An advance review of the upcoming Star Wars comic!
Credits & Solicit Info:
If you've ever heard of the Knights of the Old Republic video games and comics but didn't know where to start--this is it!
The Republic and the Mandalorians are at war! Jedi are joining the fight, despite the noninterference stance of the Council. One Jedi, however, has found himself on the front lines against his wishes-the peace-loving Zayne Carrick has been drafted!
* The return of one of the most popular eras in Star Wars video games and comics!
* The perfect entry point into the Star Wars galaxy!
* Blockbuster new Star Wars game on sale 12/20/11!
Hey Star Wars fans! Want to read more about Boba Fett? (I know I do.) Ok, technically what we have here in Knights of the Old Republic are the origins of Fett's armor, but any ancient history on the subject is okay with me. I have no idea if this is official Star Wars canon, but it at least feels like someone has worked out the history in advance. Knights of the Old Republic: War is set during the Mandalorian Wars, and as any good Star Wars geek knows, Fett's armor is Mandalorian in its origins. So I'm on board for the first issue of the series.
The story opens as the Jedi are finally entering into the war between the Mandalorians and the Republic. The Jedi are joining as volunteers and advisers, akin to the Flying Tigers in the days before World War II. (The intro page should have been clearer about this: I had to read it three times- The Jedi are in, but the Jedi Council is neutral???- before I tumbled to the Flying Tigers volunteer-not-official connection. C'mon, this IS a first issue!)
The role of the Jedi is more explicit in the story itself but still not terribly clear. After all, if the cover is going to advertise the Mandalorian War- and it does - you should take pains to be clear on what has already happened in said war. There is one thing that is clear- that there is story before this, that this war doesn't start here. The intro page does have a note setting this era in relation to the Star Wars movies, but that also refers to a different comic series - again, c'mon! #1 here! And I do find out that there are nine (!) previous volumes in this series on the letters page.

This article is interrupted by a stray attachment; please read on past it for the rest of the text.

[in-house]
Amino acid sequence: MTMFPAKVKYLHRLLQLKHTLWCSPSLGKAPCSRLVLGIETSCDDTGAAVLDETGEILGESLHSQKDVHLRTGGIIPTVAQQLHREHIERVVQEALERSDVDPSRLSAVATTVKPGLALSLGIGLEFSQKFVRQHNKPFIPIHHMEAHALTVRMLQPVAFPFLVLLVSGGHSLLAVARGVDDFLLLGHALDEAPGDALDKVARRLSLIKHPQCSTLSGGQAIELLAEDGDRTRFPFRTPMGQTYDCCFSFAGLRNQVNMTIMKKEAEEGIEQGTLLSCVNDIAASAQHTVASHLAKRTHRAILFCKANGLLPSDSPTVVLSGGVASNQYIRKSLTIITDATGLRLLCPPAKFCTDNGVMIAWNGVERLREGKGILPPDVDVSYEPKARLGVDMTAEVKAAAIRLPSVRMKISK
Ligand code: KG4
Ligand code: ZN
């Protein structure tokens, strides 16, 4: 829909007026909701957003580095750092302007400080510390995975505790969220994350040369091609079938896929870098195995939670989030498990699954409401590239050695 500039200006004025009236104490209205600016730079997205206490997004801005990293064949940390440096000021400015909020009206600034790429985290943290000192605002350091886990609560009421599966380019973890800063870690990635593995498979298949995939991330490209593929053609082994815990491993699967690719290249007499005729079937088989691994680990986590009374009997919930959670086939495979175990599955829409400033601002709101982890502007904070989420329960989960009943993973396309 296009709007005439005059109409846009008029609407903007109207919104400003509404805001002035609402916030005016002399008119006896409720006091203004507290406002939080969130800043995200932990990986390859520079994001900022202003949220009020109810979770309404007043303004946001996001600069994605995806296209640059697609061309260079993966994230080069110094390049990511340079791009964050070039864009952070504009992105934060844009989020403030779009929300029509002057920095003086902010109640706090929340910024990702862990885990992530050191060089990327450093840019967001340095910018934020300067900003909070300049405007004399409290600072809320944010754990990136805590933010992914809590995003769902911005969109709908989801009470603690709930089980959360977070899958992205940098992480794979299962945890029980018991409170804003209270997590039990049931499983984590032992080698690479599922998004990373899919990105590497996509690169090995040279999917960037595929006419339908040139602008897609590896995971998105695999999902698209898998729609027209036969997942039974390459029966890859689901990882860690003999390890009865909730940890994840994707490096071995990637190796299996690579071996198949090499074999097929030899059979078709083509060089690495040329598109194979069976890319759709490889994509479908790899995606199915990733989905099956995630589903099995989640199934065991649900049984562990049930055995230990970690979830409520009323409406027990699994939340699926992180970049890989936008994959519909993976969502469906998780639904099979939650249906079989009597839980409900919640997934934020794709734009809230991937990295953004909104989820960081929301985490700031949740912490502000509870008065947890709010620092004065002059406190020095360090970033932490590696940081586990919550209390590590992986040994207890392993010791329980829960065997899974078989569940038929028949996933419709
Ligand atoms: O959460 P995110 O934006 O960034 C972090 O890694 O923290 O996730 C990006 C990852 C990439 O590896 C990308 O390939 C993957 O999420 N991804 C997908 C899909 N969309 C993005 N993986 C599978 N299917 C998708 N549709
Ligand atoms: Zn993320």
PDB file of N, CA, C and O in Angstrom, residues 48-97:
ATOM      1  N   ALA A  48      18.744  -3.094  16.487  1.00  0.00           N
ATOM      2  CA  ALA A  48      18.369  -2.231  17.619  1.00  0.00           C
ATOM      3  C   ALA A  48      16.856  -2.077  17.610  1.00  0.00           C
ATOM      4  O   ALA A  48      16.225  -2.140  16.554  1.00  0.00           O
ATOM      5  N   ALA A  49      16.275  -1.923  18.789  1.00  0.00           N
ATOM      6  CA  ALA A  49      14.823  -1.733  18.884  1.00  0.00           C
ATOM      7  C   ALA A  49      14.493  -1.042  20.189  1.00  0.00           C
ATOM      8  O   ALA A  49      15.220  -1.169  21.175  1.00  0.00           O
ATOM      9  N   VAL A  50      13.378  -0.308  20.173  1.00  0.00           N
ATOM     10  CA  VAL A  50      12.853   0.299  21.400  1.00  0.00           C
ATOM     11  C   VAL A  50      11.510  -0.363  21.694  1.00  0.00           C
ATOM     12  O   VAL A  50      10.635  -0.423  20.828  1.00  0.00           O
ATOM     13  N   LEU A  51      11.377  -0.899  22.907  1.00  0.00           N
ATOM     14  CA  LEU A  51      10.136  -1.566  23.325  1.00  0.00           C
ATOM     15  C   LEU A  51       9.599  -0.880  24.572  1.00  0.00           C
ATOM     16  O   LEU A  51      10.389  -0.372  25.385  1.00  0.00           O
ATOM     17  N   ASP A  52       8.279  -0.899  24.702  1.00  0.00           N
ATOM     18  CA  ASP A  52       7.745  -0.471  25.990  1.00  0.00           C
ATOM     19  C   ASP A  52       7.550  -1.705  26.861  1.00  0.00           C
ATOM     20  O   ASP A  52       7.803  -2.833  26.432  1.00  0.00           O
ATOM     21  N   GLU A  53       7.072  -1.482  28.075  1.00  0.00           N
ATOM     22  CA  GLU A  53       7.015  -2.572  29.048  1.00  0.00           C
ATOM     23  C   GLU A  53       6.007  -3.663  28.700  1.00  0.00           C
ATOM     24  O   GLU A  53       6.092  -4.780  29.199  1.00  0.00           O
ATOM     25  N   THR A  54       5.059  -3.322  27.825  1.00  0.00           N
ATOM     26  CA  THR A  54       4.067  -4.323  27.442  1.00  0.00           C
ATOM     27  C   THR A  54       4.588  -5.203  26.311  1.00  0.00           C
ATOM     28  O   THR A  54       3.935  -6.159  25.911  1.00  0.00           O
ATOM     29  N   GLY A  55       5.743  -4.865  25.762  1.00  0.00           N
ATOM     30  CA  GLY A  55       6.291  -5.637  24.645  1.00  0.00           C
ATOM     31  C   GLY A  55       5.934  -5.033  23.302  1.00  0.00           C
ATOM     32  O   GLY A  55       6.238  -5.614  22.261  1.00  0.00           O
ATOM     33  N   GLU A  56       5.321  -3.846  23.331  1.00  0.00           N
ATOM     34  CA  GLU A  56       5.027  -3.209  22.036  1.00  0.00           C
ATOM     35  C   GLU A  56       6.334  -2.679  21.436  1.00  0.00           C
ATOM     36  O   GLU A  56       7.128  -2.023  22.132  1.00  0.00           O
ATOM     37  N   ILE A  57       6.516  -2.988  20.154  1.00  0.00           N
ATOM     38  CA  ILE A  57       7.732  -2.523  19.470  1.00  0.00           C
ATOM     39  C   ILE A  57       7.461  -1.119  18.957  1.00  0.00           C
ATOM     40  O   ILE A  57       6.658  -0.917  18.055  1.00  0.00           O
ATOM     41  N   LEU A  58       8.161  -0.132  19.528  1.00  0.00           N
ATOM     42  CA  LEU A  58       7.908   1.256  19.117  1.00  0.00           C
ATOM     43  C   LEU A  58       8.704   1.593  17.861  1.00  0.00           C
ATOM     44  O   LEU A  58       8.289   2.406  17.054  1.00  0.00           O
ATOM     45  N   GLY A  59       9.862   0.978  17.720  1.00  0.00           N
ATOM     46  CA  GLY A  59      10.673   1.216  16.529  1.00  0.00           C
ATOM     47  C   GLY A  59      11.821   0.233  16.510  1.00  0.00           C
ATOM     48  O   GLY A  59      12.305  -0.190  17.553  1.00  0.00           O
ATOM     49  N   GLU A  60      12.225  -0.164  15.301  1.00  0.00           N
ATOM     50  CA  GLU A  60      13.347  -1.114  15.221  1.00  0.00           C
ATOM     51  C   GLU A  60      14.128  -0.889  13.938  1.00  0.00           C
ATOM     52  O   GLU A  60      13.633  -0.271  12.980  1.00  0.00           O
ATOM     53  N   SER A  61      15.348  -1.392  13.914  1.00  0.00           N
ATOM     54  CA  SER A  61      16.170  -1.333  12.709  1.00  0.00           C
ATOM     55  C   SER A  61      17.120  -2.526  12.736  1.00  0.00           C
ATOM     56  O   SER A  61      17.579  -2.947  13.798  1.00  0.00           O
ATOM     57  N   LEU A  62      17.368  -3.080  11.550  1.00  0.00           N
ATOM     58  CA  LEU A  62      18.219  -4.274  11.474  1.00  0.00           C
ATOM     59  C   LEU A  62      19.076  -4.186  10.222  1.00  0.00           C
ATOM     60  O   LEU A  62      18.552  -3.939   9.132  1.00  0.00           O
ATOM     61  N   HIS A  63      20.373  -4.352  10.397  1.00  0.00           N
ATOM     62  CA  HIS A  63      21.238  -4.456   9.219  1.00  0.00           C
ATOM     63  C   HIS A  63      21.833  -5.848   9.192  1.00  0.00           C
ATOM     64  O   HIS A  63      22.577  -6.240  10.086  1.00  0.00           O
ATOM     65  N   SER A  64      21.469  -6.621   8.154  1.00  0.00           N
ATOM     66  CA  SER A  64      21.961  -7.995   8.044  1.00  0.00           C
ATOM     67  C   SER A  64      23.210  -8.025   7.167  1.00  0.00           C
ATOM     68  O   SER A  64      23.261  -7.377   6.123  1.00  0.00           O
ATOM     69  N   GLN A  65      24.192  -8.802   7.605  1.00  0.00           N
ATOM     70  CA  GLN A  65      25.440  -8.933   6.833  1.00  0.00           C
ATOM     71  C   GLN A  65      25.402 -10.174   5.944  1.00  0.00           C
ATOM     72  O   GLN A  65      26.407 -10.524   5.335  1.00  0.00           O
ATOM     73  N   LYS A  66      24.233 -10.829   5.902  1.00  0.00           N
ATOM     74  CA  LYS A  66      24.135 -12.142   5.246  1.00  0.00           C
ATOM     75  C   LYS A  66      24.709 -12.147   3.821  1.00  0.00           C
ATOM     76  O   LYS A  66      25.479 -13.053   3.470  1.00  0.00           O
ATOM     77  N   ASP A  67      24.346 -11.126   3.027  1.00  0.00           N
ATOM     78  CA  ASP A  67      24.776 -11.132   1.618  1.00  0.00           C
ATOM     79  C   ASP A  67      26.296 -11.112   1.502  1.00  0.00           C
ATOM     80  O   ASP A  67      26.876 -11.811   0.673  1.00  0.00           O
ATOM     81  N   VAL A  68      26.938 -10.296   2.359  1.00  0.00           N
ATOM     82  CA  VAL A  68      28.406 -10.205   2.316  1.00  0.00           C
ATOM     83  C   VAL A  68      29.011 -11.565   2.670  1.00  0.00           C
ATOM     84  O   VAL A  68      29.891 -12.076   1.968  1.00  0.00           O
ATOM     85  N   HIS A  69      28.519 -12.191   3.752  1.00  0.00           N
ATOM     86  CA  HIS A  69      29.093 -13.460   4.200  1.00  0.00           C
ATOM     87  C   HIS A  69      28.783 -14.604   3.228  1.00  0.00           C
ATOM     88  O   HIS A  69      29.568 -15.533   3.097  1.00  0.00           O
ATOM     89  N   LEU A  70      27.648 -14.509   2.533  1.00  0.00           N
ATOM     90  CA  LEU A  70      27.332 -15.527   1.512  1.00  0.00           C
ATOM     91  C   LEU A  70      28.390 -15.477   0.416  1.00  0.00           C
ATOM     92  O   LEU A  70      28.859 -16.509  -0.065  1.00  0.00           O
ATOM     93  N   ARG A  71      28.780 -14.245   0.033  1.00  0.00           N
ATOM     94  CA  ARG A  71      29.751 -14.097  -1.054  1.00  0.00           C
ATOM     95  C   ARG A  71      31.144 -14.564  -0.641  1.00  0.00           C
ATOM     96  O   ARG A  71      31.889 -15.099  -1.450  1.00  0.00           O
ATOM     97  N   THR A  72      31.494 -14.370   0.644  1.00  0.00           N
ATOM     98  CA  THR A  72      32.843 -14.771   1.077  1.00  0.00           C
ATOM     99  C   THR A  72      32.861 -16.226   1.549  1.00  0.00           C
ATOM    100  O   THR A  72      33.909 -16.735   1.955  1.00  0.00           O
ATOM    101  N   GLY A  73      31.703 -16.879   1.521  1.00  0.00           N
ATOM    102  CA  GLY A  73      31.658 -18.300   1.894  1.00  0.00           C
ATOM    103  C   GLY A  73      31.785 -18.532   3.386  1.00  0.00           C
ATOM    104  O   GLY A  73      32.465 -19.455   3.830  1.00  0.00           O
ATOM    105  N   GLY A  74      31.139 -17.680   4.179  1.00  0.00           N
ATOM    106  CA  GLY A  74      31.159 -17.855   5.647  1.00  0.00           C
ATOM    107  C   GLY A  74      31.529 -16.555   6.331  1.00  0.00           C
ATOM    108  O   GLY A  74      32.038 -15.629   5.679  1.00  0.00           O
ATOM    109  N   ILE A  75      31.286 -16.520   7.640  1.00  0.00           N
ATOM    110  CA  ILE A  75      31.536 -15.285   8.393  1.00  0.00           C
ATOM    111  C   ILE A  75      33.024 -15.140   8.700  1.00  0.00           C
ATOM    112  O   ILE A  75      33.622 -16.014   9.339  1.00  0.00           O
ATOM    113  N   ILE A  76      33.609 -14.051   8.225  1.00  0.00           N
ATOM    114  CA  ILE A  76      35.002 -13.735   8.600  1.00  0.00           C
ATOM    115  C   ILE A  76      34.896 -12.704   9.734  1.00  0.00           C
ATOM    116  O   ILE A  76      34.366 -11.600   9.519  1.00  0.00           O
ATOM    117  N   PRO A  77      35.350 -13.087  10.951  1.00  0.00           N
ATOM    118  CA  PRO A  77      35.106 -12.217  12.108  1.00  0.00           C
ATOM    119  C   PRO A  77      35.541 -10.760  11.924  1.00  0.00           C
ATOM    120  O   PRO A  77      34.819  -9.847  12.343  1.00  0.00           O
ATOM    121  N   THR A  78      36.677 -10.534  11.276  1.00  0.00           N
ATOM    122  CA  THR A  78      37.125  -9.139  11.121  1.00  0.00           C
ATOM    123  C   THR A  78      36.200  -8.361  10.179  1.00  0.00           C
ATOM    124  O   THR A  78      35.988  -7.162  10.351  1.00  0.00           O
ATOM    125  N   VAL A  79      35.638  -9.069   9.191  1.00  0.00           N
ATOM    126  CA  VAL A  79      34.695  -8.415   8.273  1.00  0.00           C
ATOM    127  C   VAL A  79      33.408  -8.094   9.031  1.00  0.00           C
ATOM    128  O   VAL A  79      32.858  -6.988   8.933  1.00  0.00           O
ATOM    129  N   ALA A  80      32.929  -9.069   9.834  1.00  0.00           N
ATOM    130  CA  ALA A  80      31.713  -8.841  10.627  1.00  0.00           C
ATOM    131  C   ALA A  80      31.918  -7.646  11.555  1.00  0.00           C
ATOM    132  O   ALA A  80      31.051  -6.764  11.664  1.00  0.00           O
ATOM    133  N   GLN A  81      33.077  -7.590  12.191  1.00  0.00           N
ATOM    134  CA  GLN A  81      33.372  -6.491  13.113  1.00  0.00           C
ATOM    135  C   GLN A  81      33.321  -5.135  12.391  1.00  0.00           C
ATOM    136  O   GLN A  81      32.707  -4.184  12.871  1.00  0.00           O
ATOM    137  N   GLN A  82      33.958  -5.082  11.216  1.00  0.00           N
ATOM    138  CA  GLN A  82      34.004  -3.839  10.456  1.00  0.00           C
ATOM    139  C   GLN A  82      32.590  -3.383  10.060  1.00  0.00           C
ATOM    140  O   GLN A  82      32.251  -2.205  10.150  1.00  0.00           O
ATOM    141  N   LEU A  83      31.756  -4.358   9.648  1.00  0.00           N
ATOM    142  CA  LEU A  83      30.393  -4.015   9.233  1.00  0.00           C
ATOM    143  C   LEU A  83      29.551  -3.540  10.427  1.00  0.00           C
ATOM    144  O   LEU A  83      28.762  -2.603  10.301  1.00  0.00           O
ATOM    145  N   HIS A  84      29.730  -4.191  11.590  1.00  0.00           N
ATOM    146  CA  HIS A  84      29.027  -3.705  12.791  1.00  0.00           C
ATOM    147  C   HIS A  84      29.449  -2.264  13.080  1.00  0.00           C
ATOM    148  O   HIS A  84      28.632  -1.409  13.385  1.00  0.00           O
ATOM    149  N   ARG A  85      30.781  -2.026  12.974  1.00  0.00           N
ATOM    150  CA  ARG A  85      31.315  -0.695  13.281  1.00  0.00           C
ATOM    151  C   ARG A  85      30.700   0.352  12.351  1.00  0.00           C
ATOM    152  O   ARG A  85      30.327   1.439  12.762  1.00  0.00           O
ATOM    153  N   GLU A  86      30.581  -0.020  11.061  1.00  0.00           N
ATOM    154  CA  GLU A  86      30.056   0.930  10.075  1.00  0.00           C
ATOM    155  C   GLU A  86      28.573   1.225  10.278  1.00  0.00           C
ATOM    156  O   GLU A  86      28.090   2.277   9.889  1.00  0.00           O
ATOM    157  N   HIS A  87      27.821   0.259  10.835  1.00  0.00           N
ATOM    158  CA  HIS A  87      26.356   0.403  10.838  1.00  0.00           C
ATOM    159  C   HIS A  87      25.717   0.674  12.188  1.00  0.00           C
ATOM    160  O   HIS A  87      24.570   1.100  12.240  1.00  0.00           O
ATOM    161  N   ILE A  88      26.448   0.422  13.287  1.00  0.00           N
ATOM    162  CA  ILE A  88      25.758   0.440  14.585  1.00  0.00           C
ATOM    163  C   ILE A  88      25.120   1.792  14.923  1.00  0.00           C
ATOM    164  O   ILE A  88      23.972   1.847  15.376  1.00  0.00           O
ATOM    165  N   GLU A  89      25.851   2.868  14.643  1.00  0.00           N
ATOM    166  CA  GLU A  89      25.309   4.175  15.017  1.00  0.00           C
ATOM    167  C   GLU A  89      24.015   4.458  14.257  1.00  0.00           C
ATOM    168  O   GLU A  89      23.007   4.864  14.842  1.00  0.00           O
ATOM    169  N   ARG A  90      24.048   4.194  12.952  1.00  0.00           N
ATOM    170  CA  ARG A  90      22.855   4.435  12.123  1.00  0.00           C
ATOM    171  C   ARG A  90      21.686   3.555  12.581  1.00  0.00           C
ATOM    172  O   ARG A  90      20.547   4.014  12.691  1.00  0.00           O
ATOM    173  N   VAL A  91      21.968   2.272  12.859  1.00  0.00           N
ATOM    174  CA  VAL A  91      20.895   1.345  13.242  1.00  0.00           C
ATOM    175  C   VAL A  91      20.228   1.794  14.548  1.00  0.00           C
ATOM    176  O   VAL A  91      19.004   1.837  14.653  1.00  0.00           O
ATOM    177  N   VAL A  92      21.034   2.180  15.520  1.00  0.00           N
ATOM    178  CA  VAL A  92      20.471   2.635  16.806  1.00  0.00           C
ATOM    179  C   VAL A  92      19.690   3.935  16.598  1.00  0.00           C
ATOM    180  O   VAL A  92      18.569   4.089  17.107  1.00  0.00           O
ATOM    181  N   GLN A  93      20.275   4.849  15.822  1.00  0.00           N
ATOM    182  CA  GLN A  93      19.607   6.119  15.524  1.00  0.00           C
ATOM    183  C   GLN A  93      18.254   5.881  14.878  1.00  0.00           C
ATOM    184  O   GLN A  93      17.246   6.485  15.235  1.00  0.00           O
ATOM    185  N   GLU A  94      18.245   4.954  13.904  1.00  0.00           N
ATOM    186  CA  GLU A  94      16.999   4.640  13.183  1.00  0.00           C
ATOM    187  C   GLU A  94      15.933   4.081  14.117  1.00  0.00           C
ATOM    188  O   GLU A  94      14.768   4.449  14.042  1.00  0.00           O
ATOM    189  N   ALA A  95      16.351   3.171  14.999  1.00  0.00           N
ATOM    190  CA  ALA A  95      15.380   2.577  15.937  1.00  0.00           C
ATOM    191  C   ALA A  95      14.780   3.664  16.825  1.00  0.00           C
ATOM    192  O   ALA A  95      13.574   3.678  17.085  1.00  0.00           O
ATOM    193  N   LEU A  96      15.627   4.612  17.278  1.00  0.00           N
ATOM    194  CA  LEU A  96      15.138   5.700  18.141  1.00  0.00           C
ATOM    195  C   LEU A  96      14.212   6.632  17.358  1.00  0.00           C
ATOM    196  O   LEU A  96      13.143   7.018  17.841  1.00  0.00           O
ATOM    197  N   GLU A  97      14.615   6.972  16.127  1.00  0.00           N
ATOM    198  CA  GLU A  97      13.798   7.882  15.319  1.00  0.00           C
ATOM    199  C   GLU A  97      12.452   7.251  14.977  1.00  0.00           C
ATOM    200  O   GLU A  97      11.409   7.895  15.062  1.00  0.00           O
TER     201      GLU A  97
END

But the history of the Mandalorian War isn't really all that important here, because this isn't necessarily that story. It's the (continuing) story of Zayne Carrick, who is merely caught up in that war. Now by chance I had recently read volumes 8 & 9 of the last Knights of the Old Republic series, so I know who Zayne Carrick is. Although if I'd picked this issue up based on the ending of what I'd already read I don't know I'd be back for #2 - this is a complete break. (Of course old characters will always show up later.)
For new fans, this issue does a good job of filling in who Carrick is: pacifist, Jedi washout (under troubling circumstances) and an unwilling combatant in a battle that sees brutal behavior on both sides. This brutal behavior is nicely connected to specific characters, setting up diverse viewpoints ripe for conflict with Carrick, who, in the grand tradition of space opera, is probably really important in the scheme of things. The twist ending is also pure space opera, but also my main reason for wanting to read #2.
Star Wars: Knights of the Old Republic: War #1 hits stores January 11th!
Review by: BD Montgomery, Outhouse Contributor
The Outhouse is sponsored by Cinema Crazed: Celebrating Film Culture & Pop Culture.
Comment without an Outhouse Account using Facebook
Note: while you are welcome to speak your mind freely on any topic, we do ask that you keep discussion civil between each other. Nasty personal attacks against other commenters is strongly discouraged. Thanks!
About the Author - Christian Hoffer
Christian Hoffer is the exasperated Abbott to the Outhouse's Costello. When he's not yelling at the Newsroom for upsetting readers or complaining to his wife about why the Internet is stupid, he sits in his dingy business office trying to find new ways to make the site earn money. Hoffer is also the only person in history stupid enough to moderate two comic book forums at once.
More articles from Christian Hoffer